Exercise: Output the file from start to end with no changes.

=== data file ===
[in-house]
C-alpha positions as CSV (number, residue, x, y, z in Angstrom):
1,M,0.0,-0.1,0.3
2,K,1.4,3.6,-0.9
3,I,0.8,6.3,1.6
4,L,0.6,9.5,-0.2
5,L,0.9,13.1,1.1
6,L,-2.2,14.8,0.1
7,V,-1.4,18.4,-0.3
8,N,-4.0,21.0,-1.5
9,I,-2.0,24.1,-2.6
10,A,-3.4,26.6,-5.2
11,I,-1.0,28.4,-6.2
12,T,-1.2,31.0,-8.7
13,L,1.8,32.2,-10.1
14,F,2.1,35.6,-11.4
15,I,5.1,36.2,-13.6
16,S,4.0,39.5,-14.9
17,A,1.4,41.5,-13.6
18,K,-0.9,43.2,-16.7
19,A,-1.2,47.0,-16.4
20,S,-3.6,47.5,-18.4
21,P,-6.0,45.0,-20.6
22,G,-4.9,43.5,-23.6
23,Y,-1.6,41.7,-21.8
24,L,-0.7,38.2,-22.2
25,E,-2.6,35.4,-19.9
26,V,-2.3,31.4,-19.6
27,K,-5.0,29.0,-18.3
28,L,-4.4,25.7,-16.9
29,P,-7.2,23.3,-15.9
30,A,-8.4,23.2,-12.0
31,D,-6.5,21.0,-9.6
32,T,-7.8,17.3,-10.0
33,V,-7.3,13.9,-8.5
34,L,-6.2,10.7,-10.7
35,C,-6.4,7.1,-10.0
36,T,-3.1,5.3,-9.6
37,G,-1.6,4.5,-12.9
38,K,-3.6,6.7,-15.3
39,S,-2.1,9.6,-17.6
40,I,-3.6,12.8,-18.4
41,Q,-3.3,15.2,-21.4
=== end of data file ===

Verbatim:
[in-house]
C-alpha positions as CSV (number, residue, x, y, z in Angstrom):
1,M,0.0,-0.1,0.3
2,K,1.4,3.6,-0.9
3,I,0.8,6.3,1.6
4,L,0.6,9.5,-0.2
5,L,0.9,13.1,1.1
6,L,-2.2,14.8,0.1
7,V,-1.4,18.4,-0.3
8,N,-4.0,21.0,-1.5
9,I,-2.0,24.1,-2.6
10,A,-3.4,26.6,-5.2
11,I,-1.0,28.4,-6.2
12,T,-1.2,31.0,-8.7
13,L,1.8,32.2,-10.1
14,F,2.1,35.6,-11.4
15,I,5.1,36.2,-13.6
16,S,4.0,39.5,-14.9
17,A,1.4,41.5,-13.6
18,K,-0.9,43.2,-16.7
19,A,-1.2,47.0,-16.4
20,S,-3.6,47.5,-18.4
21,P,-6.0,45.0,-20.6
22,G,-4.9,43.5,-23.6
23,Y,-1.6,41.7,-21.8
24,L,-0.7,38.2,-22.2
25,E,-2.6,35.4,-19.9
26,V,-2.3,31.4,-19.6
27,K,-5.0,29.0,-18.3
28,L,-4.4,25.7,-16.9
29,P,-7.2,23.3,-15.9
30,A,-8.4,23.2,-12.0
31,D,-6.5,21.0,-9.6
32,T,-7.8,17.3,-10.0
33,V,-7.3,13.9,-8.5
34,L,-6.2,10.7,-10.7
35,C,-6.4,7.1,-10.0
36,T,-3.1,5.3,-9.6
37,G,-1.6,4.5,-12.9
38,K,-3.6,6.7,-15.3
39,S,-2.1,9.6,-17.6
40,I,-3.6,12.8,-18.4
41,Q,-3.3,15.2,-21.4